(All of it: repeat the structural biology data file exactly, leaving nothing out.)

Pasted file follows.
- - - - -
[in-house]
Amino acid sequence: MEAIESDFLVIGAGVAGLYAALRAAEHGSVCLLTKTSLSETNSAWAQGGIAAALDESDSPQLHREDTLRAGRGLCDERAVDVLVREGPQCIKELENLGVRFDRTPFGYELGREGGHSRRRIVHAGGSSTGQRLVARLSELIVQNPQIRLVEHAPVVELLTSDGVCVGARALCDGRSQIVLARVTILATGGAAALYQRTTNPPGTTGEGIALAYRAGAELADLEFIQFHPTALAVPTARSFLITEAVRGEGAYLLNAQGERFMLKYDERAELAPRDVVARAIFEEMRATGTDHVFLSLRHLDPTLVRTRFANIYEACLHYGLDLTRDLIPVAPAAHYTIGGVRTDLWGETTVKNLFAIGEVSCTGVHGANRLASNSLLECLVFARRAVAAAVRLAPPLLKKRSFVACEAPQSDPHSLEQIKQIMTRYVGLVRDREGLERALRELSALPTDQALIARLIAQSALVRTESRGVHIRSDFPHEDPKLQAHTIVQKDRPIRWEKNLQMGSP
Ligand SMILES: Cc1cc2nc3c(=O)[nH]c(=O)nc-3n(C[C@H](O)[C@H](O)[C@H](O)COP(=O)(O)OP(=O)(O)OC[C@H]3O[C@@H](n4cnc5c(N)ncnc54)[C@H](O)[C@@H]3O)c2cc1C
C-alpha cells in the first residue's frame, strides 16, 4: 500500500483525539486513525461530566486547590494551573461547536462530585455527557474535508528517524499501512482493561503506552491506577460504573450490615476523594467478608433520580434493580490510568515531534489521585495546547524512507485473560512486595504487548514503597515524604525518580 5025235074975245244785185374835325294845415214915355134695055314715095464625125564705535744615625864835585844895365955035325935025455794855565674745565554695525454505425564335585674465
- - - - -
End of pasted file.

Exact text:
[in-house]
Amino acid sequence: MEAIESDFLVIGAGVAGLYAALRAAEHGSVCLLTKTSLSETNSAWAQGGIAAALDESDSPQLHREDTLRAGRGLCDERAVDVLVREGPQCIKELENLGVRFDRTPFGYELGREGGHSRRRIVHAGGSSTGQRLVARLSELIVQNPQIRLVEHAPVVELLTSDGVCVGARALCDGRSQIVLARVTILATGGAAALYQRTTNPPGTTGEGIALAYRAGAELADLEFIQFHPTALAVPTARSFLITEAVRGEGAYLLNAQGERFMLKYDERAELAPRDVVARAIFEEMRATGTDHVFLSLRHLDPTLVRTRFANIYEACLHYGLDLTRDLIPVAPAAHYTIGGVRTDLWGETTVKNLFAIGEVSCTGVHGANRLASNSLLECLVFARRAVAAAVRLAPPLLKKRSFVACEAPQSDPHSLEQIKQIMTRYVGLVRDREGLERALRELSALPTDQALIARLIAQSALVRTESRGVHIRSDFPHEDPKLQAHTIVQKDRPIRWEKNLQMGSP
Ligand SMILES: Cc1cc2nc3c(=O)[nH]c(=O)nc-3n(C[C@H](O)[C@H](O)[C@H](O)COP(=O)(O)OP(=O)(O)OC[C@H]3O[C@@H](n4cnc5c(N)ncnc54)[C@H](O)[C@@H]3O)c2cc1C
C-alpha cells in the first residue's frame, strides 16, 4: 500500500483525539486513525461530566486547590494551573461547536462530585455527557474535508528517524499501512482493561503506552491506577460504573450490615476523594467478608433520580434493580490510568515531534489521585495546547524512507485473560512486595504487548514503597515524604525518580 5025235074975245244785185374835325294845415214915355134695055314715095464625125564705535744615625864835585844895365955035325935025455794855565674745565554695525454505425564335585674465